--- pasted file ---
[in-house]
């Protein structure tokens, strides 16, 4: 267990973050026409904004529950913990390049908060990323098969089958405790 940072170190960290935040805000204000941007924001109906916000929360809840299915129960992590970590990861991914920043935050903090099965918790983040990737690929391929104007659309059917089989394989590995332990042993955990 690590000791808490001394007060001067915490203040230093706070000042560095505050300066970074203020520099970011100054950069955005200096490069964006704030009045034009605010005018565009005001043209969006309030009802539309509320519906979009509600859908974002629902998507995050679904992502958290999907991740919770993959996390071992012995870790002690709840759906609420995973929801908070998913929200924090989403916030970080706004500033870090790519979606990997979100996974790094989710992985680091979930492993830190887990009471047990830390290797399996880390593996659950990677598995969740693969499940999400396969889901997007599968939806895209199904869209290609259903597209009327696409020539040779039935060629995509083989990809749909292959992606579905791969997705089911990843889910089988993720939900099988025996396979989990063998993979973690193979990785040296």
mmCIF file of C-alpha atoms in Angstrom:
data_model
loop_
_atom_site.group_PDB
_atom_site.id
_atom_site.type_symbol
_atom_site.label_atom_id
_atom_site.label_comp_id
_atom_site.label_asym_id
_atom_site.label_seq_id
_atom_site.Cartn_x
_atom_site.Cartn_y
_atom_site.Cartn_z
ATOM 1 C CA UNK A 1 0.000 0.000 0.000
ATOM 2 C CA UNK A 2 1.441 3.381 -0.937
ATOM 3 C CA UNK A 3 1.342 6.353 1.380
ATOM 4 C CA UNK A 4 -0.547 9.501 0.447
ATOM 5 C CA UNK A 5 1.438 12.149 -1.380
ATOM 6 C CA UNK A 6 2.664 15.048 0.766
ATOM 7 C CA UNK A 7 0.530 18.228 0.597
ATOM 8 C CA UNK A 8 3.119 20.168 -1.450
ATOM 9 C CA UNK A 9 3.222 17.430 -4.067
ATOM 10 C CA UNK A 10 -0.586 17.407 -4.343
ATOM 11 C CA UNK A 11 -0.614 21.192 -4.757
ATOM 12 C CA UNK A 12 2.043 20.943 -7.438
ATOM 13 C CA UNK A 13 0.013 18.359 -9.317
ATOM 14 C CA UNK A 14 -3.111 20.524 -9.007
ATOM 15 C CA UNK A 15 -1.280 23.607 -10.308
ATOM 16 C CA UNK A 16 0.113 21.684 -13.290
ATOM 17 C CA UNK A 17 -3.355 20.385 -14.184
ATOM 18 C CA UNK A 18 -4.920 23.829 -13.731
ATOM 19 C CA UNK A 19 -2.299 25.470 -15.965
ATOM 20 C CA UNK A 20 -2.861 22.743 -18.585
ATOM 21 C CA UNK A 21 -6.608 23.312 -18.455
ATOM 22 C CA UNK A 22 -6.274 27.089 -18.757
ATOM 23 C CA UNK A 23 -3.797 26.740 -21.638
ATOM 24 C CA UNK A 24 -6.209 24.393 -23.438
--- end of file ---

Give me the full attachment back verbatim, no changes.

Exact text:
[in-house]
């Protein structure tokens, strides 16, 4: 267990973050026409904004529950913990390049908060990323098969089958405790 940072170190960290935040805000204000941007924001109906916000929360809840299915129960992590970590990861991914920043935050903090099965918790983040990737690929391929104007659309059917089989394989590995332990042993955990 690590000791808490001394007060001067915490203040230093706070000042560095505050300066970074203020520099970011100054950069955005200096490069964006704030009045034009605010005018565009005001043209969006309030009802539309509320519906979009509600859908974002629902998507995050679904992502958290999907991740919770993959996390071992012995870790002690709840759906609420995973929801908070998913929200924090989403916030970080706004500033870090790519979606990997979100996974790094989710992985680091979930492993830190887990009471047990830390290797399996880390593996659950990677598995969740693969499940999400396969889901997007599968939806895209199904869209290609259903597209009327696409020539040779039935060629995509083989990809749909292959992606579905791969997705089911990843889910089988993720939900099988025996396979989990063998993979973690193979990785040296």
mmCIF file of C-alpha atoms in Angstrom:
data_model
loop_
_atom_site.group_PDB
_atom_site.id
_atom_site.type_symbol
_atom_site.label_atom_id
_atom_site.label_comp_id
_atom_site.label_asym_id
_atom_site.label_seq_id
_atom_site.Cartn_x
_atom_site.Cartn_y
_atom_site.Cartn_z
ATOM 1 C CA UNK A 1 0.000 0.000 0.000
ATOM 2 C CA UNK A 2 1.441 3.381 -0.937
ATOM 3 C CA UNK A 3 1.342 6.353 1.380
ATOM 4 C CA UNK A 4 -0.547 9.501 0.447
ATOM 5 C CA UNK A 5 1.438 12.149 -1.380
ATOM 6 C CA UNK A 6 2.664 15.048 0.766
ATOM 7 C CA UNK A 7 0.530 18.228 0.597
ATOM 8 C CA UNK A 8 3.119 20.168 -1.450
ATOM 9 C CA UNK A 9 3.222 17.430 -4.067
ATOM 10 C CA UNK A 10 -0.586 17.407 -4.343
ATOM 11 C CA UNK A 11 -0.614 21.192 -4.757
ATOM 12 C CA UNK A 12 2.043 20.943 -7.438
ATOM 13 C CA UNK A 13 0.013 18.359 -9.317
ATOM 14 C CA UNK A 14 -3.111 20.524 -9.007
ATOM 15 C CA UNK A 15 -1.280 23.607 -10.308
ATOM 16 C CA UNK A 16 0.113 21.684 -13.290
ATOM 17 C CA UNK A 17 -3.355 20.385 -14.184
ATOM 18 C CA UNK A 18 -4.920 23.829 -13.731
ATOM 19 C CA UNK A 19 -2.299 25.470 -15.965
ATOM 20 C CA UNK A 20 -2.861 22.743 -18.585
ATOM 21 C CA UNK A 21 -6.608 23.312 -18.455
ATOM 22 C CA UNK A 22 -6.274 27.089 -18.757
ATOM 23 C CA UNK A 23 -3.797 26.740 -21.638
ATOM 24 C CA UNK A 24 -6.209 24.393 -23.438